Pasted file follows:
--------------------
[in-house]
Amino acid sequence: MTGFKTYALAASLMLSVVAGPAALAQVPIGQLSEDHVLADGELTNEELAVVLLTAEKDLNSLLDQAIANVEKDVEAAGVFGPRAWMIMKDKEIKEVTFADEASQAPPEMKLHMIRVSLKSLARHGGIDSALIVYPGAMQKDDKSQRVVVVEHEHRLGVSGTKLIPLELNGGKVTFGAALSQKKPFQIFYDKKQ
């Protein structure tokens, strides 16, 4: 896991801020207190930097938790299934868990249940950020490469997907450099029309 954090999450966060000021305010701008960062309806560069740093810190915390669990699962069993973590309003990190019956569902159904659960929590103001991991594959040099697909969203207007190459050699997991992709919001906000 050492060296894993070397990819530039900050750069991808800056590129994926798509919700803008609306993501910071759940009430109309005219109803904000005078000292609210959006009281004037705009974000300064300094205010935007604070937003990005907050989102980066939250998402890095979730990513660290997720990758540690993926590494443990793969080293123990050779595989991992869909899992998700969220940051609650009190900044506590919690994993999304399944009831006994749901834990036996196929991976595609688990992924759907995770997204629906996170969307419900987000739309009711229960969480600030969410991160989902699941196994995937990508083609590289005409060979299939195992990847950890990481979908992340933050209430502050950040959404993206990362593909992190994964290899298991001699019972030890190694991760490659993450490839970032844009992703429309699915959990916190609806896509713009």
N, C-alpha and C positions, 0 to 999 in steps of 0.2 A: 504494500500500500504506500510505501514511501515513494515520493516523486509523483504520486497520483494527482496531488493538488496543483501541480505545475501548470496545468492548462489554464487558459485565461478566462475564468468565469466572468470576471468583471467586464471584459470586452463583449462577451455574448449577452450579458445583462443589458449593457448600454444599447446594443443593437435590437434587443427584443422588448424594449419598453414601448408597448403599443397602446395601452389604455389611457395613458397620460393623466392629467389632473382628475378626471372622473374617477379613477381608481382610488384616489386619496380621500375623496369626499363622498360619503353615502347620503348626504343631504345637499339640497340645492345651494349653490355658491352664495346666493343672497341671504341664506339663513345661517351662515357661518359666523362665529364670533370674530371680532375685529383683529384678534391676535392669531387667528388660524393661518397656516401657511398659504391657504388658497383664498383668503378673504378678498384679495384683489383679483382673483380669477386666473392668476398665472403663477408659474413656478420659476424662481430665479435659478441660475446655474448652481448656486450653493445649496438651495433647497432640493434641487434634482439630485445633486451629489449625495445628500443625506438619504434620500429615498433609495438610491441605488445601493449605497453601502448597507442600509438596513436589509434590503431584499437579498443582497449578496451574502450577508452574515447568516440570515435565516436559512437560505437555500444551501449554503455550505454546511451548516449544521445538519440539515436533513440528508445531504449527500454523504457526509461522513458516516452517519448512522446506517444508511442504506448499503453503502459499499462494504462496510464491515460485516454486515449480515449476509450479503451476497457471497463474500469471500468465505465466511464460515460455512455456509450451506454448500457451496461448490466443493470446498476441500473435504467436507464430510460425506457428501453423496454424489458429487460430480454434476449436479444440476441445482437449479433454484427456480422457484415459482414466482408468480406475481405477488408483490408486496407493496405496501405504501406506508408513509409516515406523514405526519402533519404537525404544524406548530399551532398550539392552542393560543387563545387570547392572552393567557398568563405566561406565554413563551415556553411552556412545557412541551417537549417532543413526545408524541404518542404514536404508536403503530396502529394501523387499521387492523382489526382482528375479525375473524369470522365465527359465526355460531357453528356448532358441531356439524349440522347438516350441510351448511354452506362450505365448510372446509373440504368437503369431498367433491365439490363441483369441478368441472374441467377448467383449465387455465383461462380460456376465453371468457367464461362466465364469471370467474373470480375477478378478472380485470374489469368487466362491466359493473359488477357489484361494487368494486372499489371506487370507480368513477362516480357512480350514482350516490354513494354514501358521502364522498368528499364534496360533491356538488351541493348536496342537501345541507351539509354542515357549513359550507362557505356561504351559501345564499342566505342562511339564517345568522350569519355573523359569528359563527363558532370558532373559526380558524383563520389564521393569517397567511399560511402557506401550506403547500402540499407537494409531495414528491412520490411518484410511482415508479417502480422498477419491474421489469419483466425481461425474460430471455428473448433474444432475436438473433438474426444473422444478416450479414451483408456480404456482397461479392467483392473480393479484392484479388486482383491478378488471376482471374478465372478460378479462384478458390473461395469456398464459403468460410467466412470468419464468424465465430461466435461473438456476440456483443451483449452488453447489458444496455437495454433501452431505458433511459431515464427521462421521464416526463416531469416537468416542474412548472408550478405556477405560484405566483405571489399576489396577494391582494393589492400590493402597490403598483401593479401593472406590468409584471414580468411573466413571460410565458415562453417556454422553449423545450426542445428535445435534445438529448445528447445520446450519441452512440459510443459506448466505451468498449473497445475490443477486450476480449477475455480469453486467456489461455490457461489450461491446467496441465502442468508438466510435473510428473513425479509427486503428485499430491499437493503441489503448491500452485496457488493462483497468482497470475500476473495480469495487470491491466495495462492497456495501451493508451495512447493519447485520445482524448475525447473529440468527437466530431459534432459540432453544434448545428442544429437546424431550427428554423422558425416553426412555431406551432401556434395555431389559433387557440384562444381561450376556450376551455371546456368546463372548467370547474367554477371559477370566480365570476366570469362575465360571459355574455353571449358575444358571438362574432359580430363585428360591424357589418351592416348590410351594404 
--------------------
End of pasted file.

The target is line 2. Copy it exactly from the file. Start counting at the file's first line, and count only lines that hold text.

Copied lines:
Amino acid sequence: MTGFKTYALAASLMLSVVAGPAALAQVPIGQLSEDHVLADGELTNEELAVVLLTAEKDLNSLLDQAIANVEKDVEAAGVFGPRAWMIMKDKEIKEVTFADEASQAPPEMKLHMIRVSLKSLARHGGIDSALIVYPGAMQKDDKSQRVVVVEHEHRLGVSGTKLIPLELNGGKVTFGAALSQKKPFQIFYDKKQ